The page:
PerspectiveMaterials Science

Rectifying ionic current with ionoelastomers

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Science  14 Feb 2020:
Vol. 367, Issue 6479, pp. 735-736
DOI: 10.1126/science.aba6270

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Summary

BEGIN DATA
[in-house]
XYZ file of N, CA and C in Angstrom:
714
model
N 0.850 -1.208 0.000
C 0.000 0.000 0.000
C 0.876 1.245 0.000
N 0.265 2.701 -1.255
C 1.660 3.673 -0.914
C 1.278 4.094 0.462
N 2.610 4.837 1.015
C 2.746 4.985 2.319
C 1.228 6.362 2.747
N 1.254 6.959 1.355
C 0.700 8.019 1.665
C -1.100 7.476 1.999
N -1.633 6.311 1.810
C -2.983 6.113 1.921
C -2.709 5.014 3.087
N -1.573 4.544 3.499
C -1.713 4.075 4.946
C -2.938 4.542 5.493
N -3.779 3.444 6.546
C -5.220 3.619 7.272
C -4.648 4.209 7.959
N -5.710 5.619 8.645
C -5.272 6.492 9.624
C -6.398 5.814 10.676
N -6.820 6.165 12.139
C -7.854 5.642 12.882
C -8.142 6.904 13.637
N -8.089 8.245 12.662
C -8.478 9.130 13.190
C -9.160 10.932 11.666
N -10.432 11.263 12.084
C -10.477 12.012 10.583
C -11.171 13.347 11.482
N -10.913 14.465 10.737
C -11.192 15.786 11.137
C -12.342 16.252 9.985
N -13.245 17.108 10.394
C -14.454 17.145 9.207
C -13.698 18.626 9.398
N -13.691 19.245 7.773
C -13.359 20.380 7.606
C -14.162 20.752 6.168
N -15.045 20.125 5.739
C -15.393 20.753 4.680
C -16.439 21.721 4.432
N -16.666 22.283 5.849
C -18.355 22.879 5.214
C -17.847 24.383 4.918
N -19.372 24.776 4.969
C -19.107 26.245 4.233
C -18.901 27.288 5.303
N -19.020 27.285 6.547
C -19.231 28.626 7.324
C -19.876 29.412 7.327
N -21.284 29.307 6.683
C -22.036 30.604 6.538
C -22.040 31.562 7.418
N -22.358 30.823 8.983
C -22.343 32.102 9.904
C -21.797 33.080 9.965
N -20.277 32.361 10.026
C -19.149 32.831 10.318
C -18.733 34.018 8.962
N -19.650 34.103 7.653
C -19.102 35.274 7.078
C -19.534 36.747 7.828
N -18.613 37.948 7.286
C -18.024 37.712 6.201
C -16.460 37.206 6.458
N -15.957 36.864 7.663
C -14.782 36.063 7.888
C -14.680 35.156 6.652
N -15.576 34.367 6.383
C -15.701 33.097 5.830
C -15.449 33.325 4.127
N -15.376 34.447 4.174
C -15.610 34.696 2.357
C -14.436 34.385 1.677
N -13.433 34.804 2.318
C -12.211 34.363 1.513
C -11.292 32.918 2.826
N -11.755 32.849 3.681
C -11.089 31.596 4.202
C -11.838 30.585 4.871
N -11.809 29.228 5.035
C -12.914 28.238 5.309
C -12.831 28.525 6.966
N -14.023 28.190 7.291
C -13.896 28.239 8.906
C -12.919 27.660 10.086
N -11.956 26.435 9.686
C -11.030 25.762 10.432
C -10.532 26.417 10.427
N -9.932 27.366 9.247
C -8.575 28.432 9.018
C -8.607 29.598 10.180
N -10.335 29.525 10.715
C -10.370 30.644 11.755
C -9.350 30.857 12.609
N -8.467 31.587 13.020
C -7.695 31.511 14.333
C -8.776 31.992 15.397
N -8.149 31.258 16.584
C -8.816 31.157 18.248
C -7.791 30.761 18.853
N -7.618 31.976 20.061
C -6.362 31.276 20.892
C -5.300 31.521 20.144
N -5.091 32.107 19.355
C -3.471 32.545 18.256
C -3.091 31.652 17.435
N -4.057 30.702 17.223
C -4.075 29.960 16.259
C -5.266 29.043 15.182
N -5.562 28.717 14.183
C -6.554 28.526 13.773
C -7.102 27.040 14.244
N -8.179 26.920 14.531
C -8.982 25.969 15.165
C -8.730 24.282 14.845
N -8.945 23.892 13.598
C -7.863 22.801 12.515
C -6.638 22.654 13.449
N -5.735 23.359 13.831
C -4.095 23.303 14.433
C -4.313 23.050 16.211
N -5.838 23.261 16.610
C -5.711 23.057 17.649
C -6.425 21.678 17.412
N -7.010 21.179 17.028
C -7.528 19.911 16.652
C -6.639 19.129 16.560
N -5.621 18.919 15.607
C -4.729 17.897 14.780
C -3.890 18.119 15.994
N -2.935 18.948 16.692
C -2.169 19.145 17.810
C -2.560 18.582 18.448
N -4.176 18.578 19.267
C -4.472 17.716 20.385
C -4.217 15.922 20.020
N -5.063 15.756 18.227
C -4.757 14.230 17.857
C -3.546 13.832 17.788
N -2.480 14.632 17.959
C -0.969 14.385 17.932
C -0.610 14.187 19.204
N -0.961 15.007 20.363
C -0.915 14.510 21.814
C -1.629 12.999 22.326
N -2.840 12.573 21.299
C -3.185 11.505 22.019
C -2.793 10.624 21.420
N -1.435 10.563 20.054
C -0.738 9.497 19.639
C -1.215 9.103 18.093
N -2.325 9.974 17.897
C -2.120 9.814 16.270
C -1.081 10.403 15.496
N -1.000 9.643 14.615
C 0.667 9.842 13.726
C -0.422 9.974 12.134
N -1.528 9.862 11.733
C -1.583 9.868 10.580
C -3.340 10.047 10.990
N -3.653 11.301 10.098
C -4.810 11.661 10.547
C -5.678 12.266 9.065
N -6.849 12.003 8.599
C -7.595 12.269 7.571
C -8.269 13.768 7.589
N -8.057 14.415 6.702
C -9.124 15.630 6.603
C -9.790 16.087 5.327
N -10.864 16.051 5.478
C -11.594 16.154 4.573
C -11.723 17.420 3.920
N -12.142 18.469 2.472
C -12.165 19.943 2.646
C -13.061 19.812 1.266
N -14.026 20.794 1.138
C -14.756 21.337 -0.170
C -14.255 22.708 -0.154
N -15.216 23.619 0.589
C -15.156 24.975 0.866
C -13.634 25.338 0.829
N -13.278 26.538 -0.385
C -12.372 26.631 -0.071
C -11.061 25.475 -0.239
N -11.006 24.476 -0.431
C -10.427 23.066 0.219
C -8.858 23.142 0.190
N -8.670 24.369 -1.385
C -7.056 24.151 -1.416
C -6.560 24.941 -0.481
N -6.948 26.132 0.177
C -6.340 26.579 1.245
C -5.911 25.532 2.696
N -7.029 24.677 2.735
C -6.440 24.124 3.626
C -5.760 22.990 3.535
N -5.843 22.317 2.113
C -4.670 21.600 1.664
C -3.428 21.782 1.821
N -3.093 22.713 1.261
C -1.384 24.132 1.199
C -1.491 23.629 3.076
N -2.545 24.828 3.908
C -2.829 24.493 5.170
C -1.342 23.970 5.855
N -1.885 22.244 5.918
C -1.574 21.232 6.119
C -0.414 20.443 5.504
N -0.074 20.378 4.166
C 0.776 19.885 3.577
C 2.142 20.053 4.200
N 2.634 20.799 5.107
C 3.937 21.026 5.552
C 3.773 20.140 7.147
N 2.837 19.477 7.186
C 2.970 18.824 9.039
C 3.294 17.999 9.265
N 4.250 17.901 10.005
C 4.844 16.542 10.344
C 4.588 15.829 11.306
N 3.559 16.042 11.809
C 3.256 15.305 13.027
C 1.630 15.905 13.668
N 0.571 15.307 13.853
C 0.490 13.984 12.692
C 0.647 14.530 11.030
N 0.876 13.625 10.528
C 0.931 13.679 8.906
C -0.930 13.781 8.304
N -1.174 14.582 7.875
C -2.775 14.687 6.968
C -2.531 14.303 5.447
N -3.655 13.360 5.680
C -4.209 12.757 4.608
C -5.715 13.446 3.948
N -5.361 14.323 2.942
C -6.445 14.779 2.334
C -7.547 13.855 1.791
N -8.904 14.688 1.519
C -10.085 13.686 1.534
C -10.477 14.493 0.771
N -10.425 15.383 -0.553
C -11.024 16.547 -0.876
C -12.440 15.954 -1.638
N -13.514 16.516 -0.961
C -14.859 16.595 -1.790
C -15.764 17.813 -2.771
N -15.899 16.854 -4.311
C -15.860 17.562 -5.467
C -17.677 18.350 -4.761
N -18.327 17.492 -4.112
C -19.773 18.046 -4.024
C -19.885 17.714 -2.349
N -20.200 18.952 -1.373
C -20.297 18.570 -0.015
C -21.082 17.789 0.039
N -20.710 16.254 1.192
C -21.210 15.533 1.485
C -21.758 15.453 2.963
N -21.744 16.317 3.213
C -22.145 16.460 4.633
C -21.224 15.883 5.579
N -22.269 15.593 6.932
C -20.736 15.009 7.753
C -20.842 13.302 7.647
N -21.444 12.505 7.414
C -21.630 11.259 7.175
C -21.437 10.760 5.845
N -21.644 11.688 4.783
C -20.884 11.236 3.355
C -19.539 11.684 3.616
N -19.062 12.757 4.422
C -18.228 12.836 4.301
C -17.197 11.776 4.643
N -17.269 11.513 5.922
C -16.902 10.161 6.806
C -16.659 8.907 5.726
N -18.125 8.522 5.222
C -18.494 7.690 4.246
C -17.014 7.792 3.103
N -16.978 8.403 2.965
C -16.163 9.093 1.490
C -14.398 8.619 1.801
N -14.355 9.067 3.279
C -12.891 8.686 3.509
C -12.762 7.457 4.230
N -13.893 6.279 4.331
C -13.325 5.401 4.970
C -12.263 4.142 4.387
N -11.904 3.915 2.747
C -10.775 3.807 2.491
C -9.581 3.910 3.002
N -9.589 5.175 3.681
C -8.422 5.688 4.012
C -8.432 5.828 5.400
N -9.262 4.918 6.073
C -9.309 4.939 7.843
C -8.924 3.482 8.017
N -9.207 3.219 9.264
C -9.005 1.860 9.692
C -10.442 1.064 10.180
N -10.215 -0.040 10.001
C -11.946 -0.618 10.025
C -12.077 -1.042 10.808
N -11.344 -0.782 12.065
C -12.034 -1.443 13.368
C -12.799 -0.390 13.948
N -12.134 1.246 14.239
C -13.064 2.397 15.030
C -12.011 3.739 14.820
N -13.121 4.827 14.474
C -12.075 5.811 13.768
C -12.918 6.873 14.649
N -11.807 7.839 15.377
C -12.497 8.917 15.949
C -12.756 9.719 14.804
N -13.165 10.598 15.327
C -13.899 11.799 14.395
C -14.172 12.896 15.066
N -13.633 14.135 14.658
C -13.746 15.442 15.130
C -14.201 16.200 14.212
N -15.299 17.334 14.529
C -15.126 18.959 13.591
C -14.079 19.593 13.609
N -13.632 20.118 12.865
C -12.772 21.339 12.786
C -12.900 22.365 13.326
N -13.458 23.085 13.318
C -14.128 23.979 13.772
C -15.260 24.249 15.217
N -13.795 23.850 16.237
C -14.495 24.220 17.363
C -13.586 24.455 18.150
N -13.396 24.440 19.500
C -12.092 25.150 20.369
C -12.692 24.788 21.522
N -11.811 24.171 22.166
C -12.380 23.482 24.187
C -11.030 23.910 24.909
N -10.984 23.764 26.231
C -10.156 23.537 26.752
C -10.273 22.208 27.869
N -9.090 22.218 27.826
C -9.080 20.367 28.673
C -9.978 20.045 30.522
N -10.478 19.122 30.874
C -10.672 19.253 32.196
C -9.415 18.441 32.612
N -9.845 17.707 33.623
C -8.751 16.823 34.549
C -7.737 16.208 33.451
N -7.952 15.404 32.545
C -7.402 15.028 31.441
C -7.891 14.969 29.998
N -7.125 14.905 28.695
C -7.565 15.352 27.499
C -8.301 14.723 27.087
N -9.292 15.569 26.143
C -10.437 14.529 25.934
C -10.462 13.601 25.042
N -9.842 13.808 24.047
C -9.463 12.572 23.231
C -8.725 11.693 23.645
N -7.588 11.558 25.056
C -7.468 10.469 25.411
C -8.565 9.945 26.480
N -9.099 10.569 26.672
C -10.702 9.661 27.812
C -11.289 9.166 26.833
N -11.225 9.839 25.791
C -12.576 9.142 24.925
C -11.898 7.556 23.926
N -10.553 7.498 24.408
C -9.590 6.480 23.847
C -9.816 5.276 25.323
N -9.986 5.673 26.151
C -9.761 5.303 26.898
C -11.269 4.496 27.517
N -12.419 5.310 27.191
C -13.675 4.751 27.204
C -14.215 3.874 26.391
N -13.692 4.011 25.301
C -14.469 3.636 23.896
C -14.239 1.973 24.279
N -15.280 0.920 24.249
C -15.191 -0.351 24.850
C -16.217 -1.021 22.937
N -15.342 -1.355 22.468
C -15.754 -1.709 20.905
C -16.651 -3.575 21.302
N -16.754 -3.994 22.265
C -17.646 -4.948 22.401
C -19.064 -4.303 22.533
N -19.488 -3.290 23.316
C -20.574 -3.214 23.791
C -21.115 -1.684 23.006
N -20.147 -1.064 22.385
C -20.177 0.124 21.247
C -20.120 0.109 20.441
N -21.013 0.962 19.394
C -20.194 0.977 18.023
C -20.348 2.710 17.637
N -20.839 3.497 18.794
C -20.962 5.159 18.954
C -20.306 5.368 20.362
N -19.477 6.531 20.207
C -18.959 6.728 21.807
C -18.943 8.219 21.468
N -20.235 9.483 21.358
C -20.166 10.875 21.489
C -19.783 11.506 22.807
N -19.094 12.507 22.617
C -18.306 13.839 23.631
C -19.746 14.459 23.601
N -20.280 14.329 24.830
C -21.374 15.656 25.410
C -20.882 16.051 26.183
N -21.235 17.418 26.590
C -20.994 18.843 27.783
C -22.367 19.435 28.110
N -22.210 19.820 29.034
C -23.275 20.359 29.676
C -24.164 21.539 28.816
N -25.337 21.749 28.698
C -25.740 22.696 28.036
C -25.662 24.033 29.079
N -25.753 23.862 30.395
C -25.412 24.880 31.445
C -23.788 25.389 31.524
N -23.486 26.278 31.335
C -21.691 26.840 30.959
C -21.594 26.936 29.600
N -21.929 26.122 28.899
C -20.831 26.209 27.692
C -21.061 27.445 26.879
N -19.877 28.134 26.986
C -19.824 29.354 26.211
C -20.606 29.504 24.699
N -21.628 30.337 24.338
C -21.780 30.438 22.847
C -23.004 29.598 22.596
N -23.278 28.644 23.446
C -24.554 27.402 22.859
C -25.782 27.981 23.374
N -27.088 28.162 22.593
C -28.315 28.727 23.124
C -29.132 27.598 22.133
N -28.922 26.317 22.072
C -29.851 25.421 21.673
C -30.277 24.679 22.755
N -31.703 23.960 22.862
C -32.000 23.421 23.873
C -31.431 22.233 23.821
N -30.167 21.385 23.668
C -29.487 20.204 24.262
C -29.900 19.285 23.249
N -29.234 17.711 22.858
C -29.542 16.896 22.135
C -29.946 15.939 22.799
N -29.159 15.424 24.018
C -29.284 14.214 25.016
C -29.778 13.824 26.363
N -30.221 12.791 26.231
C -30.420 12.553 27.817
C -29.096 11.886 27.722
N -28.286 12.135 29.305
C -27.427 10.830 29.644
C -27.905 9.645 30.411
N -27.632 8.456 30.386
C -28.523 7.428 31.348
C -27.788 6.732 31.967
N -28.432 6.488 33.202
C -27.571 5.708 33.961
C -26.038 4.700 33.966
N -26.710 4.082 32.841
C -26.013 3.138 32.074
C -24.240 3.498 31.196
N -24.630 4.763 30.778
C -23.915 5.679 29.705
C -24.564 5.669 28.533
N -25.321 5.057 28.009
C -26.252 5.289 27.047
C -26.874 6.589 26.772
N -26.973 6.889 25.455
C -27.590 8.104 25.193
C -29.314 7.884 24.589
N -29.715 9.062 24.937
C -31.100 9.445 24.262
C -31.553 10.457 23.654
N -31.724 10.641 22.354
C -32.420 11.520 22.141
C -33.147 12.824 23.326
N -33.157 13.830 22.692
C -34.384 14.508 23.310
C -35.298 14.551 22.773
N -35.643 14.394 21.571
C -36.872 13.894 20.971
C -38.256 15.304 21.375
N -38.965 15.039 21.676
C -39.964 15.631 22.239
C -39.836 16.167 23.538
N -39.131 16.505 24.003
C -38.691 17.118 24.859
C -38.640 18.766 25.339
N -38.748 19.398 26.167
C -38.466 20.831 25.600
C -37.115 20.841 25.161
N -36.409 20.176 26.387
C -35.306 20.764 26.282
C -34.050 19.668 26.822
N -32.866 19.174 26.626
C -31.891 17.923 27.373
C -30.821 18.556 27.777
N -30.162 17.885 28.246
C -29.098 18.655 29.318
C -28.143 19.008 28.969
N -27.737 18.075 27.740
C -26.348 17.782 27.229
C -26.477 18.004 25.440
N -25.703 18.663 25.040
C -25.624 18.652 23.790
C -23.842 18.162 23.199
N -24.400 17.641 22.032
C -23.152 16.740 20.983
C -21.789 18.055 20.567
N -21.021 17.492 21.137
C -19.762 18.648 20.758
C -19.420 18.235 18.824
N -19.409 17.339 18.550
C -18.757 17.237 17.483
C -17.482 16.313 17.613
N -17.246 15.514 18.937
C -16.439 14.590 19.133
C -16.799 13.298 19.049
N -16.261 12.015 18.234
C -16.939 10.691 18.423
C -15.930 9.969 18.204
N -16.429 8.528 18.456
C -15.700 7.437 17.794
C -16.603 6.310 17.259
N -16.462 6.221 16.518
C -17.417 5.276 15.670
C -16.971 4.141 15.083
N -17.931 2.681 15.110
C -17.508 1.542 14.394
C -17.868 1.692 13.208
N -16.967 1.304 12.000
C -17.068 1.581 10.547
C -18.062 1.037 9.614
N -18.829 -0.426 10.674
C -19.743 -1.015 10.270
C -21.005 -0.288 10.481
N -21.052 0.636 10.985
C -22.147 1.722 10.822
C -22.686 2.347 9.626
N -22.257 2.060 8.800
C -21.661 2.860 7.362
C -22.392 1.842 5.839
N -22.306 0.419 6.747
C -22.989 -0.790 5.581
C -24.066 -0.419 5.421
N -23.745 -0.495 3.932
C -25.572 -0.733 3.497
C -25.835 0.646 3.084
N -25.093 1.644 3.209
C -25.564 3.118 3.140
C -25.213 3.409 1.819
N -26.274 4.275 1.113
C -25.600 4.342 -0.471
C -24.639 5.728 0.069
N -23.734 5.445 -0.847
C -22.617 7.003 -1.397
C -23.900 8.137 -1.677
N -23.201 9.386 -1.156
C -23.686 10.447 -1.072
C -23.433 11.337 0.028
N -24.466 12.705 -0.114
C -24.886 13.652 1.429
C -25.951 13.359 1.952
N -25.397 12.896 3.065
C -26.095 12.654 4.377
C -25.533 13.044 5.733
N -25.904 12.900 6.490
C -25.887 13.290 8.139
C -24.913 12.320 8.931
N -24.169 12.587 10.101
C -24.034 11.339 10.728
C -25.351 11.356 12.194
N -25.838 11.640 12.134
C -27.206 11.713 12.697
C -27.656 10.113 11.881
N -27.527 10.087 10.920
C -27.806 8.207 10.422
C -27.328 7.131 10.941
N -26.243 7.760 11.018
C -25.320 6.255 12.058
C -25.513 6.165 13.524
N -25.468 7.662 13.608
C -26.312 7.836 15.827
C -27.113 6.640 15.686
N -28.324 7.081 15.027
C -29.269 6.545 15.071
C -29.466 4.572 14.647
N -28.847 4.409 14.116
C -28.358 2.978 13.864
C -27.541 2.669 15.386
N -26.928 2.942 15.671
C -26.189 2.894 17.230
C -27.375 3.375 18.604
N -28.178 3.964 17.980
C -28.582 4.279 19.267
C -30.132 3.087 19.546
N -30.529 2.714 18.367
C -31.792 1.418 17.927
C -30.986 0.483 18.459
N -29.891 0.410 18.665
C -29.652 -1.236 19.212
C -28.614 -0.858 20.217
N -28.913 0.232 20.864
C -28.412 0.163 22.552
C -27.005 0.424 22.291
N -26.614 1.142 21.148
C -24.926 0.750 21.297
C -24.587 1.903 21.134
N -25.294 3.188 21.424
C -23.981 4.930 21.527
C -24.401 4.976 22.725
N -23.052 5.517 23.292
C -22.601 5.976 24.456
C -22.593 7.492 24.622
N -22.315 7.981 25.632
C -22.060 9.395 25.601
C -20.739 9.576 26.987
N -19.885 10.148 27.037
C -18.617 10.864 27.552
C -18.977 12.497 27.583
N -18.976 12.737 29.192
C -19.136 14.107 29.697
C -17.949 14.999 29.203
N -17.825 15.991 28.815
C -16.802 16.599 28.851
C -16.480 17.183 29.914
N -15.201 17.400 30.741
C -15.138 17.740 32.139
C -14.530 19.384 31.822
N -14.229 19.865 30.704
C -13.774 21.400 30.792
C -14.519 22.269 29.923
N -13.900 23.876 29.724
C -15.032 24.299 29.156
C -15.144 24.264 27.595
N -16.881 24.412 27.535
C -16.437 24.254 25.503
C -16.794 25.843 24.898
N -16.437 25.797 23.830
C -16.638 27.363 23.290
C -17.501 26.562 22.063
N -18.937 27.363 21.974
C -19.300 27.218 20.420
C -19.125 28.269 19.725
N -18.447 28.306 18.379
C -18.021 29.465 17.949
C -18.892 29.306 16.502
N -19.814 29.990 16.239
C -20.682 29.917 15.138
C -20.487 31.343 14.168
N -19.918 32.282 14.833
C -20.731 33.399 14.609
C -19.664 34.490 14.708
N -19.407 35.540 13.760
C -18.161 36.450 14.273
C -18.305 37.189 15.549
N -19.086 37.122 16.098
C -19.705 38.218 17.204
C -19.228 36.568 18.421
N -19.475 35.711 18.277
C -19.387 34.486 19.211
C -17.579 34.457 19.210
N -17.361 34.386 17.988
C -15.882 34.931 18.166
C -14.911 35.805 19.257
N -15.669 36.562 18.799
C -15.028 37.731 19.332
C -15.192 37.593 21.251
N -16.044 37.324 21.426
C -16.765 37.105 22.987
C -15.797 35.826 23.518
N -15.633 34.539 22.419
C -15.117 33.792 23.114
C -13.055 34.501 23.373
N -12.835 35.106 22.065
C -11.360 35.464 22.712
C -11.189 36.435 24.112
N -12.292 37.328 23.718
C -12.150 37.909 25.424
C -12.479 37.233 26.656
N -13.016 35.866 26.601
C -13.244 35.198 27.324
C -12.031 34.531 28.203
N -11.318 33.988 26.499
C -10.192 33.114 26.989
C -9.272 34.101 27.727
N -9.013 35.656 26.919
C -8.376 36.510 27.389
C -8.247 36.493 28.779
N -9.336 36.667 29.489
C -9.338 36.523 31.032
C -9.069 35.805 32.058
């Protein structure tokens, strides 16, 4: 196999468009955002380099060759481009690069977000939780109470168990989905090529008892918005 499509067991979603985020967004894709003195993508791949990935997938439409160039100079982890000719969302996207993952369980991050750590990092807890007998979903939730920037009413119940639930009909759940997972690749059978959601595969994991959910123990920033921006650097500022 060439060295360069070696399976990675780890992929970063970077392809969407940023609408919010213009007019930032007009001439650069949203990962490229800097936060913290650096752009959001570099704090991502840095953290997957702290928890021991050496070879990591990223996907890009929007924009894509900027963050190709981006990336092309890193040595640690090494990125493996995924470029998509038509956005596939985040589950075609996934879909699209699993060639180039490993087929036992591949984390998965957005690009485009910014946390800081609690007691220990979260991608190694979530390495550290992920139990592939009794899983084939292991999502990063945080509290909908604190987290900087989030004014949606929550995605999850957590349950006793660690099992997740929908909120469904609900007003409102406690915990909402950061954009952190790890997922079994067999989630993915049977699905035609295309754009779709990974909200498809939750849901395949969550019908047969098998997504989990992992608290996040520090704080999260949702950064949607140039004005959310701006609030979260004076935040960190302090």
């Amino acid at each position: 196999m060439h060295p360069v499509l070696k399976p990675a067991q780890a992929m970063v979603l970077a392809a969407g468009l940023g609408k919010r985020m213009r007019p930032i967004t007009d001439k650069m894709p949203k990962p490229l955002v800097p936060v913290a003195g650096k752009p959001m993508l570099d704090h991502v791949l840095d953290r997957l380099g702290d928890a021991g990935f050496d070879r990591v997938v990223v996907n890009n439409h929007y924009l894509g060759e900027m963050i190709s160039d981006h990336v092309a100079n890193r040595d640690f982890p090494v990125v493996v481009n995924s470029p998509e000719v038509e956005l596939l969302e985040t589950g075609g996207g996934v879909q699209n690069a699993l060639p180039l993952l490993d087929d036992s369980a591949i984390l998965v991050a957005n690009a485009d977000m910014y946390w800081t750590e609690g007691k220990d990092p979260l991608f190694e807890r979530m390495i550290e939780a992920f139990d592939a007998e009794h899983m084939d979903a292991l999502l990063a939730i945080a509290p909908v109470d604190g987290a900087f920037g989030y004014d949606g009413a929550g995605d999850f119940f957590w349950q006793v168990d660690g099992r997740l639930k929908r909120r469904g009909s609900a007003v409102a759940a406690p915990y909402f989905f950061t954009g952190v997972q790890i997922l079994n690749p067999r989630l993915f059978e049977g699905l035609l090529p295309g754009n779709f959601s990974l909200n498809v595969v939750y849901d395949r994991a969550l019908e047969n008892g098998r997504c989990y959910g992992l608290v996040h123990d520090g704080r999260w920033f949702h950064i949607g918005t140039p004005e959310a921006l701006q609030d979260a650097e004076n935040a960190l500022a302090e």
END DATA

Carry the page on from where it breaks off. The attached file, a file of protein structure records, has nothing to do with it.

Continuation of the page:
The formation of junctions between p- and n-type semiconductors is the elementary building block of solid-state electronics. The unidirectional transportation of electrons across the junction interface, known as rectification, is the functional basis of electronic diodes, transistors, and integrated logic circuits. By contrast, biological systems use ions as signal carriers for sensing, signal transduction, and information processing. For example, ion-selective proteins embedded in the neuronal membrane transport sodium and potassium ions asymmetrically to propagate nerve impulses (1). Although the pursuit of dimensional shrinkage in modern electronics is reaching its physical limitation, the development of an ionic analogy to p-n junctions is expected to bring about unconventional circuits that simulate the nervous system (2) and has the potential to deliver intrinsically deformable processing units. On page 773 of this issue, Kim et al. (3) report the fabrication of ionic diodes and transistors using solvent-free ionoelastomers, thereby establishing a basis for stretchable ionotronic devices.

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